The Scots baron who changed sex and pioneered trans rights 60 years ago

The case of a Scots aristocrat, GP and farmer who was declared a female at birth and fought for his true gender to be recognised in court is being brought to light almost 60 years on.

Ewan Forbes won the right to be recognised as 11th Baronet of Craigievar back in 1965 after his cousin fought him at the Court of Session to the Aberdeenshire baronetcy, which could only be declared by a male heir, on the grounds Forbes was a woman.

Forbes was born Elizabeth Forbes-Sempill in 1912 and officially registered as the youngest daughter of John, Lord Sempill.

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After a difficult childhood, which he later said followed the “ghastly mistake” to assign him as female at birth, Forbes travelled to the Continent in his late teens and underwent a series of hormone treatments in Germany.

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According to accounts, by the time he was presented as a debutante to the Queen in 1930, aged 19, Forbes, who refused to attend a girls school and was educated at home, was growing facial hair given the heavy doses of testosterone he was taking.

He formally re-registered his birth as male in 1952, changing his name and taking a small advert out in the Press and Journal to announce he wanted to be known as Ewan. The advert, in September 1952, simply said: “Dr E Forbes-Sempill henceforth wishes to be known as Dr Ewan Forbes-Sempill.”

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Shortly afterward, Forbes married his housekeeper and country dance teacher Isabella, who was described as the love of his life.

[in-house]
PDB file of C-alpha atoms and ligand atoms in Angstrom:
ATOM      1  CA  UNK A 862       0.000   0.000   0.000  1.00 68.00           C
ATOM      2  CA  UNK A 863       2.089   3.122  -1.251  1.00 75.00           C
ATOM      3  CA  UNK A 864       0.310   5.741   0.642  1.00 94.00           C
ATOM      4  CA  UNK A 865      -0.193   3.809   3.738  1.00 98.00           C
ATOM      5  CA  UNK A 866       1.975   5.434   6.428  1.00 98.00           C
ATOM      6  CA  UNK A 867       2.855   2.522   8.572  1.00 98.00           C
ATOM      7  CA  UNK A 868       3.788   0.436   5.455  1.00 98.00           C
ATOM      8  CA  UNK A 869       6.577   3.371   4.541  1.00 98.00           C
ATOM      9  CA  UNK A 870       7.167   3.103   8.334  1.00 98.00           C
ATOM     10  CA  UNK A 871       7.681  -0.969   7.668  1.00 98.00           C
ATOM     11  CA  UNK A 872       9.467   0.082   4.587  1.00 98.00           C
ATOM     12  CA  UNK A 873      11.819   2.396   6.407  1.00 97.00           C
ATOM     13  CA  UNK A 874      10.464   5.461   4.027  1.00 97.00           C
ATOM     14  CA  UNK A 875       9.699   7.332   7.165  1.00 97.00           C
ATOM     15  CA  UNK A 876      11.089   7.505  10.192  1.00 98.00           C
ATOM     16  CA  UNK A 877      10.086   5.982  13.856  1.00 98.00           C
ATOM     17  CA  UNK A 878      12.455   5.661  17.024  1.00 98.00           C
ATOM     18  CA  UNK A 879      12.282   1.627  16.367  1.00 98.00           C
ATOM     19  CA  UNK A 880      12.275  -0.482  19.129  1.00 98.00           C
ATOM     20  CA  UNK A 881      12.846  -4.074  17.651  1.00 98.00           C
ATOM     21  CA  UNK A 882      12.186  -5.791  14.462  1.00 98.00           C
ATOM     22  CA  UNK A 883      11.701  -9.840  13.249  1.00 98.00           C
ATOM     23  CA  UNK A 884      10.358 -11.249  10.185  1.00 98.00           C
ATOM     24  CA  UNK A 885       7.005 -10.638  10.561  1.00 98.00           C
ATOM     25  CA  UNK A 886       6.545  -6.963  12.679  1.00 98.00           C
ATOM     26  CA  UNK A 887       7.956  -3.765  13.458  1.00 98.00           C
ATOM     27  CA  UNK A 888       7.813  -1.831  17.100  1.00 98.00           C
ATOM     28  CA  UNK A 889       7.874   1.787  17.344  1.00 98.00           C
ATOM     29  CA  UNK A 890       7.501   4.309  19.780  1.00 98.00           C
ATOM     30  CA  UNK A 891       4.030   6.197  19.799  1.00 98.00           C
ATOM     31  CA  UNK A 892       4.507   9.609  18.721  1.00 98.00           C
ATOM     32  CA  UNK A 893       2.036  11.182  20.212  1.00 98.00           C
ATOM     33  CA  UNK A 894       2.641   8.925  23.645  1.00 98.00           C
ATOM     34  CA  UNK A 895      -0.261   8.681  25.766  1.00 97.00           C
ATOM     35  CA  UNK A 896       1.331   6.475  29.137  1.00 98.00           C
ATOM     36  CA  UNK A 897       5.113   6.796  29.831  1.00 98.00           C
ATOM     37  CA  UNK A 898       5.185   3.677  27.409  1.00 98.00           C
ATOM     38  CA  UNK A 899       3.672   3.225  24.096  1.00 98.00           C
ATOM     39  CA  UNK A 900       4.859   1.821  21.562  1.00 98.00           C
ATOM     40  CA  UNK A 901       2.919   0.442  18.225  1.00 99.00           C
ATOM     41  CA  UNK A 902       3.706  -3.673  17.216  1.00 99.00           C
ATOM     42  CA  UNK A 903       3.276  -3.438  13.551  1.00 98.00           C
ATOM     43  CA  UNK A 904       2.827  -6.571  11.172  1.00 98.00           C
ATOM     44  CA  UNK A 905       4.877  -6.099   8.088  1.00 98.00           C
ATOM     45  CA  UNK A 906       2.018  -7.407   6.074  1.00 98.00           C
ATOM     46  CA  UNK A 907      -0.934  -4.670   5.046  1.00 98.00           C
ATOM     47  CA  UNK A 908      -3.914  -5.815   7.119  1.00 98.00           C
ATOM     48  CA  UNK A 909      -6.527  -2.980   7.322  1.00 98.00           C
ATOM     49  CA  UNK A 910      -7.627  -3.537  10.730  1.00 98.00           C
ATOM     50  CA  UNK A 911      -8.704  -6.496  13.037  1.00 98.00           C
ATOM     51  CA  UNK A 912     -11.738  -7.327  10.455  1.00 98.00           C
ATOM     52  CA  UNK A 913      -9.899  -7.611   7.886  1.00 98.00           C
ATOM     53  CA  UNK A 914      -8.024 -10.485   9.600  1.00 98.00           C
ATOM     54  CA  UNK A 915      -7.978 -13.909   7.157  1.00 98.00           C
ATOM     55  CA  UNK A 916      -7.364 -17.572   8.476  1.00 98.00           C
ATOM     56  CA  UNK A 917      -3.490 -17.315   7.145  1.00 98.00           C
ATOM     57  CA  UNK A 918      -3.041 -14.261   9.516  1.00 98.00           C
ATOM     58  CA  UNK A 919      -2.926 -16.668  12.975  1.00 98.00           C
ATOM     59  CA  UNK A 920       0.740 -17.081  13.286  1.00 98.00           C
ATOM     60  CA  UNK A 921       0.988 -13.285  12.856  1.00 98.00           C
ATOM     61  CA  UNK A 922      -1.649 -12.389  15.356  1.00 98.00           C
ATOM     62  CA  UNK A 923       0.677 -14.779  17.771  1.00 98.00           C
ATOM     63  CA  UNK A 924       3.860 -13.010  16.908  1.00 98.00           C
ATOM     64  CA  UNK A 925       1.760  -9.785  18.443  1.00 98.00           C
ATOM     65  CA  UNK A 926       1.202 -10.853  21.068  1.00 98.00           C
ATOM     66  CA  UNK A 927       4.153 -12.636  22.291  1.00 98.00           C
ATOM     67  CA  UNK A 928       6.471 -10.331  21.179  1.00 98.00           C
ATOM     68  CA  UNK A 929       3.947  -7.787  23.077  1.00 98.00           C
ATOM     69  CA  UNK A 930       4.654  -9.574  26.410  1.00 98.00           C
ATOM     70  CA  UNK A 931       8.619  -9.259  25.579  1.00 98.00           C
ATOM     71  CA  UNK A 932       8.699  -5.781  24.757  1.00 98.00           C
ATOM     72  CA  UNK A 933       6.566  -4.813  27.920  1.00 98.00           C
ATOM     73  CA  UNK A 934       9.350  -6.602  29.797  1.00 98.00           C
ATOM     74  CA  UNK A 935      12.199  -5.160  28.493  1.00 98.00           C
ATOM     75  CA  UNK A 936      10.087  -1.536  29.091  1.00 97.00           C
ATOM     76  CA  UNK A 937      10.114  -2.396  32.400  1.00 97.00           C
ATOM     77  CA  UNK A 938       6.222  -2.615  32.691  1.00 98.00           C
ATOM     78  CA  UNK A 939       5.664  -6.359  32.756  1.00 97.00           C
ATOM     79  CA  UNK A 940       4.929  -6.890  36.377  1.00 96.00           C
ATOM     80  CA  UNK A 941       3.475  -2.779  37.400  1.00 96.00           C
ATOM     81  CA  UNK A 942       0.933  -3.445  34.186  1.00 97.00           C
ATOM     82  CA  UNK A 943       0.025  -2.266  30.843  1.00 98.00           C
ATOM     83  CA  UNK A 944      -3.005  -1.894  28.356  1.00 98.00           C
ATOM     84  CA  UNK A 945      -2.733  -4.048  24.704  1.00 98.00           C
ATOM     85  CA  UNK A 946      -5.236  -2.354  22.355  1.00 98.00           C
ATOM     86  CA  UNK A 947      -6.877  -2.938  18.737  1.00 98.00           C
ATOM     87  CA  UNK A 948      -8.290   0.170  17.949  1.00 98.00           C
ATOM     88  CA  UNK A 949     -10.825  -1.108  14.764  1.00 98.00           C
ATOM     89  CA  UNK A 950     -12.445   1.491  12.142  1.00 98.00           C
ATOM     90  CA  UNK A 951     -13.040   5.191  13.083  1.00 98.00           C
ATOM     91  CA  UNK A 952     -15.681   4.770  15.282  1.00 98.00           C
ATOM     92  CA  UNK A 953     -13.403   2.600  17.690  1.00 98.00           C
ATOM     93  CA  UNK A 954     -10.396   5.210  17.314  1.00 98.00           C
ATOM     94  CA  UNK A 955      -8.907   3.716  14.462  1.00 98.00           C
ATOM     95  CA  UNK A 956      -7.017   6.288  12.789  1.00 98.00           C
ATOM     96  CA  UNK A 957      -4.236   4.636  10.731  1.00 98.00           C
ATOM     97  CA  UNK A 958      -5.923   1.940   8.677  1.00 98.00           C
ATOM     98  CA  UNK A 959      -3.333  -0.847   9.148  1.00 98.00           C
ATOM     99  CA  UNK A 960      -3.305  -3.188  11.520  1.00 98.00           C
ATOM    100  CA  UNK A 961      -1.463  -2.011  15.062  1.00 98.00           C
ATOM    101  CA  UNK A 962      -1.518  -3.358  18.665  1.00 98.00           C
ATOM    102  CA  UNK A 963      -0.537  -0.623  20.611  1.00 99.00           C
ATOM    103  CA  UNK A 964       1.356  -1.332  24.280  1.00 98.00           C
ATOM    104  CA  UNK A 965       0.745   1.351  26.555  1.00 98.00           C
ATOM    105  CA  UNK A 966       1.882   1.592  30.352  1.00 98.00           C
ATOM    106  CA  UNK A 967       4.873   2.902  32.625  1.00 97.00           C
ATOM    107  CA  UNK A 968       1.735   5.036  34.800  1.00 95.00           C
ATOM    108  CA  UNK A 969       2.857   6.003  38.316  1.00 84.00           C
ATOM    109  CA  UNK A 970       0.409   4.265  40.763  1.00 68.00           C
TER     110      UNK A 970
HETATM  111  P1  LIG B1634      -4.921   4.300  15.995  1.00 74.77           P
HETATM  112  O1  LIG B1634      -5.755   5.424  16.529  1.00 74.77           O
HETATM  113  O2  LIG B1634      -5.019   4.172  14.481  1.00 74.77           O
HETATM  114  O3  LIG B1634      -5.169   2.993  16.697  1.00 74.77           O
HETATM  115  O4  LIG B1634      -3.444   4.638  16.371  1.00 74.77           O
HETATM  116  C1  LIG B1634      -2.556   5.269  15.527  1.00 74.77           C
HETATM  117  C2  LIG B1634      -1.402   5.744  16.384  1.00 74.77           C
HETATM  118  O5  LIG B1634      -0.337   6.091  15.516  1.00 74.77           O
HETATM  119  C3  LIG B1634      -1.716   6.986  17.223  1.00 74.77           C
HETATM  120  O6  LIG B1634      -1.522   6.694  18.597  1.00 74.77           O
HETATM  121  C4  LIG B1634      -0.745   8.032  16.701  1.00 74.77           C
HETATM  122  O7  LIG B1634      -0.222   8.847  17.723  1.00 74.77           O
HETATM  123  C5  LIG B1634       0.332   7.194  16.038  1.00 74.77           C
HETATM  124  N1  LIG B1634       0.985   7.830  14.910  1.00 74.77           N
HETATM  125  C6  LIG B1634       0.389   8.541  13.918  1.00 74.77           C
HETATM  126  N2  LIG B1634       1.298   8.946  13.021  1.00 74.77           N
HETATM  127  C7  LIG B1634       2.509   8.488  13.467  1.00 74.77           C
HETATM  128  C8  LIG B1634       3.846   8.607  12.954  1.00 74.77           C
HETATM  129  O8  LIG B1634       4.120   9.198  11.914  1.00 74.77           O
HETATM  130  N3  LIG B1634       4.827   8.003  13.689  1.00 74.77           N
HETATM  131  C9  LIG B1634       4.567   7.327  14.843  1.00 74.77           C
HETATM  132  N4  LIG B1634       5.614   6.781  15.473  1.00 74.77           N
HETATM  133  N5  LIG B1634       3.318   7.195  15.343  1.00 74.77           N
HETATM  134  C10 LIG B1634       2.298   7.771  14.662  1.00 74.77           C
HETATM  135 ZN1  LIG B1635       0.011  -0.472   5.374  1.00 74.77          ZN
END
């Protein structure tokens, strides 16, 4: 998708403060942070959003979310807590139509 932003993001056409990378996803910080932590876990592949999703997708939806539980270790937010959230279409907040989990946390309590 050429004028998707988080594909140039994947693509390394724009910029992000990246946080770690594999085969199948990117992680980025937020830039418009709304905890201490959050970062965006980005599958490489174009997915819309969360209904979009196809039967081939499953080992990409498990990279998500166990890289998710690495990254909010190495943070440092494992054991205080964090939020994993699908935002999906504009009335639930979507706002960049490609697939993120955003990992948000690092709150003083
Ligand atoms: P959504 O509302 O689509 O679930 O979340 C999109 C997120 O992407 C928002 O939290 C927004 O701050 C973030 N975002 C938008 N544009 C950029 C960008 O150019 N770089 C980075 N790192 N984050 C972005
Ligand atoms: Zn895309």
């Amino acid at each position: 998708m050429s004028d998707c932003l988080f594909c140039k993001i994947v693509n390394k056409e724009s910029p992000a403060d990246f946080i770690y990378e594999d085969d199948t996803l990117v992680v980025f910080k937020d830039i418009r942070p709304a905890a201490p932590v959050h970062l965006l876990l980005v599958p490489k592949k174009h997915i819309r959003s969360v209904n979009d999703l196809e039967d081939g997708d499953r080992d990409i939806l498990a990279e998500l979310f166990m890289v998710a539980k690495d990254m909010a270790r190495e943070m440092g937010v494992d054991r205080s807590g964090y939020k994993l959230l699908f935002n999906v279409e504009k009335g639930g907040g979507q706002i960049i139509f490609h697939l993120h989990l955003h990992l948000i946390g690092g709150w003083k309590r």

Following the death of his brother, Forbes, who worked as a GP in Alford before giving up his practice to focus on the family estate, found himself at the centre of a legal battle after his cousin challenged his right to inherit the baronetcy, which he later won.

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Ewan Forbes, the 11th Baronet of Craigievar, who was assigned female at birth but who fought in court to be recognised as a man. PIC: PA.

The remarkable story was been investigated by academic Zoe Playdon in her recent book The Hidden Case of Ewan Forbes, with the author to appear at Aberdeen University, where he studied medicine, for two events as part of Book Week.

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Jennifer Shaw, assistant curator, Museums & Special Collections, said: “Zoe’s visit will take place during the University’s Trans Awareness Week, and we hope these events will give many people an opportunity to hear more about this important local story and to ask the author about her involvement with LGBTI human rights.”

At Ms Playdon’s talk on Monday, the author was due to speak about her work locating the legal records at the heart of the court case that for many years were considered too controversial for public view.

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After the proceedings, which took three years to reach a conclusion that Forbes was intersex, then home secretary James Callaghan said Forbes should be entered in the Roll of Baronets as the 11th Baronet of Craigievar.

Throughout his life, Forbes seldom spoke about his personal battles and even in his autobiography, did not refer to the large part of his life when he was known as female.

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Forbes, who died in 1991, aged 79, will now have his story made into a television series, which will be based on Playdon’s book.

Ms Playdon has a long academic career and more than over 30 years’ experience of frontline work in LGBTI human rights, including supporting and advising on UK legal cases.

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